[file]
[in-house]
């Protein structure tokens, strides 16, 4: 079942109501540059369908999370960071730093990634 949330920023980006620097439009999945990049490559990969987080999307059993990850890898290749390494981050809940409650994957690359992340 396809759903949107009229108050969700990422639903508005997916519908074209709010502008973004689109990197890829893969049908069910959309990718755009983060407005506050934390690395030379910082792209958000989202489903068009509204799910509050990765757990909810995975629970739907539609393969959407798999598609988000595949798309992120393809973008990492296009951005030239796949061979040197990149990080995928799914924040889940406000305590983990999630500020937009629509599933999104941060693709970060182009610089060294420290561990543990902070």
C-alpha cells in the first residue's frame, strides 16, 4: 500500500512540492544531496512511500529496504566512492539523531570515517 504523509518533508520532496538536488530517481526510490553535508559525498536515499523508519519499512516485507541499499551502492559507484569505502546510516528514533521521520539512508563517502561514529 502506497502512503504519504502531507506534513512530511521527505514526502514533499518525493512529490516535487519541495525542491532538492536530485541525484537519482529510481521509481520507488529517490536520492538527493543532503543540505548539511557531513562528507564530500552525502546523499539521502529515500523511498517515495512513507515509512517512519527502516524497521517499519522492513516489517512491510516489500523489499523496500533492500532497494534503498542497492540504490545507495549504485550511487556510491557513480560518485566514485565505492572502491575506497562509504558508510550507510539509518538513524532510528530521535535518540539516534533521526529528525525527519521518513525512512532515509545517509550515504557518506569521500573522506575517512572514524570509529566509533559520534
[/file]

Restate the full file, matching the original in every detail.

[in-house]
């Protein structure tokens, strides 16, 4: 079942109501540059369908999370960071730093990634 949330920023980006620097439009999945990049490559990969987080999307059993990850890898290749390494981050809940409650994957690359992340 396809759903949107009229108050969700990422639903508005997916519908074209709010502008973004689109990197890829893969049908069910959309990718755009983060407005506050934390690395030379910082792209958000989202489903068009509204799910509050990765757990909810995975629970739907539609393969959407798999598609988000595949798309992120393809973008990492296009951005030239796949061979040197990149990080995928799914924040889940406000305590983990999630500020937009629509599933999104941060693709970060182009610089060294420290561990543990902070």
C-alpha cells in the first residue's frame, strides 16, 4: 500500500512540492544531496512511500529496504566512492539523531570515517 504523509518533508520532496538536488530517481526510490553535508559525498536515499523508519519499512516485507541499499551502492559507484569505502546510516528514533521521520539512508563517502561514529 502506497502512503504519504502531507506534513512530511521527505514526502514533499518525493512529490516535487519541495525542491532538492536530485541525484537519482529510481521509481520507488529517490536520492538527493543532503543540505548539511557531513562528507564530500552525502546523499539521502529515500523511498517515495512513507515509512517512519527502516524497521517499519522492513516489517512491510516489500523489499523496500533492500532497494534503498542497492540504490545507495549504485550511487556510491557513480560518485566514485565505492572502491575506497562509504558508510550507510539509518538513524532510528530521535535518540539516534533521526529528525525527519521518513525512512532515509545517509550515504557518506569521500573522506575517512572514524570509529566509533559520534